Saturday, October 13, 2012

Pastoral Counseling and the Year of Faith

It has come to my attention that the Catholic Church has declared October 11, 2012 to November 24, 2013 as The Year of Faith. As a committed Christian and theologian-psychologist I applaud this emphasis. It accentuates a goal shared by Compass Therapy: How to help people deepen their personal faith in Jesus Christ and experience the benefits of Christ in personality health and wholeness.

I believe The Year of Faith expresses the heartfelt cry of Christians worldwide to draw close to the Lord Jesus Christ in our modern day. As Paul says, There is one body and one Spirit, just as you were called to one hope when you were called; one Lord, one faith, one baptism; one God and Father of all, who is over all and through all and in all (Ephesians 4:4-6). This especially speaks to pastoral ministry, where daily challenges call for active faith.

When the Catechism of the Catholic Church first came out I read it cover to cover in a week. It is a profoundly spiritual, Scriptural, and psychologically sensitive work. Pope Benedict XVI, when he was still Joseph Cardinal Ratzinger, was a chief architect of the Catechism. 

I want to share with you one powerful paragraph from Pope Benedict's apostolic letter Porta Fidei that has introduced The Year of Faith. I do this with admiration for his spirit of pastoral care—and with the conviction that he is speaking on behalf of the Body of Christ, Catholics and Protestants alike:

The Year of Faith is a summons to an authentic and renewed conversion to the Lord, the one Savior of the world. In the mystery of his death and resurrection, God has revealed in its fullness the Love that saves and calls us to conversion of life through the forgiveness of sins (cf. Acts 5:31). For Saint Paul, this Love ushers us into a new life: “We were buried ... with him by baptism into death, so that as Christ was raised from the dead by the glory of the Father, we too might walk in newness of life” (Rom 6:4). Through faith, this new life shapes the whole of human existence according to the radical new reality of the resurrection. To the extent that he freely cooperates, man’s thoughts and affections, mentality and conduct are slowly purified and transformed, on a journey that is never completely finished in this life. “Faith working through love” (Gal 5:6) becomes a new criterion of understanding and action that changes the whole of man’s life (cf. Rom 12:2; Col 3:9-10; Eph 4:20-29; 2 Cor 5:17).
As the Pope says, personal transformation is a journey never completely finished in this life. We can benefit from psychological and spiritual tools that help us move forward. One of these is the Self Compass. As pastoral counselors, the Self Compass helps us renew our personal conversion to Jesus and cooperate with the Holy Spirit in our counseling ministry. 

This Vatican has endorsed the Compass Model of personality because it supports "shaping the whole of human existence according to the radical new reality of the resurrection." Applying the Self Compass growth tool in counseling sessions will help people undergo "purification and transformation" during this Year of Faith.


Faith is deeply connected to personality health. Faith helps to counter the corrosive effects of anxiety, depression, and anger. The Self Compass promotes personality health and thereby increases a person's faith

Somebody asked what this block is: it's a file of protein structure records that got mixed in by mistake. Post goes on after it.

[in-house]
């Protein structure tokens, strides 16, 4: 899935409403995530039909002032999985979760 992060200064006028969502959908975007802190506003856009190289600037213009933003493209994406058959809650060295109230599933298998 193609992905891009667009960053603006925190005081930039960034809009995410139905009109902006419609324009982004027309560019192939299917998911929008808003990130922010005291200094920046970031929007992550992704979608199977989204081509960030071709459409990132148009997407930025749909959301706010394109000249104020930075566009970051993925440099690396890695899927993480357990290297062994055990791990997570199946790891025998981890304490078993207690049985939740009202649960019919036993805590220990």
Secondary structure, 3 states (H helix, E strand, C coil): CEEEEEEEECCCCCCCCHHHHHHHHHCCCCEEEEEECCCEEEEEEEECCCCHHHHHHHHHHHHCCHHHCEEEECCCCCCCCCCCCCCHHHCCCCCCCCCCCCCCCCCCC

Love and Assertion are two complementary compass points within every person's Self Compass. What is the connection between faith and Love? In order to love God or another person, we must reach out to them. We must open our hearts. We must risk caring for them. This requires faith! I have counseled hundreds of people who suddenly received this insight and gasped: "Oh no, now I realize I've lived my whole life to be safely self-contained. I've been too afraid to ever really love anyone." 

To grow in Love requires the courage of Assertion. Mary risked trusting the Angel Gabriel's message to her. Though she no doubt felt some fear, and though she certainly didn't know how she could become the Mother of our Lord, she ended the conversation assertively: "May everything you have said about me come true" (Luke 1:38). Mary dared to assertively express faith in the God whom she loved and trusted. Human beings can become more like Mary.


Spend a few concentrated moments today or tonight hungering and thirsting for Christ’s presence in your pastoral ministry. Don’t be afraid of any Weakness. Integrate your vulnerability and even self-doubts into your faith in God’s Strength. The Catechism says, “Only faith can embrace the mysterious ways of God’s almighty power. This faith glories in its weaknesses in order to draw to itself Christ’s power” (273). Out of Weakness we are made strong. This humble Strength is what God loves to foster in us. A rhythm between Weakness and Strength never makes us arrogant.  

The Self Compass helps you cooperate with grace, so that in Pope Benedict's words, your "thoughts and affections, mentality and conduct are slowly purified and transformed." Undergoing our own transformation helps us counsel others with empathy and confidence. 

In case it might help your own personal journey of faith this year, I'm including a link to God and Your Personality: The Newly Revised Catholic Edition. You can imagine my humble gratitude when Pope Benedict's personal theologian wrote and told me that this book had been added to his personal library

Paul Cardinal Poupard of The Vatican has this to say: “God & Your Personality is no New Age influenced waffle clouded in a mystique of blurb, but a useful tool for all those who seek to address personality issues and quench their innate spiritual thirst with the living-water which truly satisfies.”

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